Corrosion tests in Hawaiian geothermal fluids Larsen-Basse, Jorn en_US Lam, Kam-Fai en_US 2011-08-30T00:16:39Z 2011-08-30T00:16:39Z 1984 en_US
dc.description.abstract Exposure tests were conducted in binary geothermal brine on the island of Hawaii. The steam which flashes from the high pressure, high temperature water as it is brought to ambient pressure contains substantial amounts of H2S. In the absence of oxygen this steam is only moderately aggressive but in the aerated state it is highly aggressive to carbon steels and copper alloys. The liquid after flashing is intermediately aggressive. The Hawaiian fluid is unique in chemistry and corrosion behavior; its corrosiveness is relatively mild for a geothermal fluid falling close to the Iceland-type resources. en_US
dc.description.sponsorship Supported by the Hawaii Natural Energy Institute under U.S. Department of Energy Grant No. DE-F 03 -81 ER 10250 A 001. en_US
dc.format.extent 8 pages en_US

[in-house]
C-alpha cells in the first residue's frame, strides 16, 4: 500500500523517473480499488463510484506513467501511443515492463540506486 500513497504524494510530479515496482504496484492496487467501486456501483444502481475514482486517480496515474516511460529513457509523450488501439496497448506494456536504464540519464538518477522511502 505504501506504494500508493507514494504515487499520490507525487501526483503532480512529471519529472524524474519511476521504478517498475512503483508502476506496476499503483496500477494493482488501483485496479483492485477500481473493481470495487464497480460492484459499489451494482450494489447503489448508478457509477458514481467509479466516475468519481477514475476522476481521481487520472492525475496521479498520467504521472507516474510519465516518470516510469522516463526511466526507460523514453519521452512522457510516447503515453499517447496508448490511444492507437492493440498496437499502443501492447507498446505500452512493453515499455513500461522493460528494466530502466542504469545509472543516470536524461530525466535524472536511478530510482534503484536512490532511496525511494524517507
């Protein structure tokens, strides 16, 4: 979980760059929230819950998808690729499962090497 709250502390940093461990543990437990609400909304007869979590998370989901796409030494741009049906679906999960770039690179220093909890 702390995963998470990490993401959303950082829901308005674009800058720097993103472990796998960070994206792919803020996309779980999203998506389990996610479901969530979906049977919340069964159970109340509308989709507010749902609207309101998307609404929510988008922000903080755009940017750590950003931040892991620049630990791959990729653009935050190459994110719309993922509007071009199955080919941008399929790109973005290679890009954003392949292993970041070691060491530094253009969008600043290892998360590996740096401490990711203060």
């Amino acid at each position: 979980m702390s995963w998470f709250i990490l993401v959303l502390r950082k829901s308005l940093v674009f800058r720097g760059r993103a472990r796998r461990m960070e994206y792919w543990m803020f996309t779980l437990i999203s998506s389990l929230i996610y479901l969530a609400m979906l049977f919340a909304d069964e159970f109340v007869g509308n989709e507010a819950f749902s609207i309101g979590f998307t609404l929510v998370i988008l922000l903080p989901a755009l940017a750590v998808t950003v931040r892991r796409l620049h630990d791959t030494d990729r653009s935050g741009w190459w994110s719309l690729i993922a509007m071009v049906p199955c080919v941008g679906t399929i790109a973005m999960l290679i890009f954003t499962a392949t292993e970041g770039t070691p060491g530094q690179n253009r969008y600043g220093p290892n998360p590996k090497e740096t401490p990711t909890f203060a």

dc.identifier.citation Larsen-Basse J, Lam K-F. 1984. Corrosion tests in Hawaiian geothermal fluids. In: Proceedings, International Congress on Metallic Corrosion; 1984 Jun. 3-7; Toronto, Ontario. Ottawa (Canada): National Research Council of Canada. p. 641-48. en_US
dc.language.iso en-US en_US
dc.publisher National Research Council of Canada en_US
dc.subject corrosion en_US
dc.subject metals en_US
dc.subject chemistry en_US
dc.subject fluids en_US
dc.subject steam en_US
dc.subject.lcsh Electric cables--Corrosion en_US
dc.subject.lcsh Cables, Submarine--Hawaii--Corrosion en_US
dc.title Corrosion tests in Hawaiian geothermal fluids en_US
dc.type Conference Paper en_US
dc.type.dcmi Text en_US
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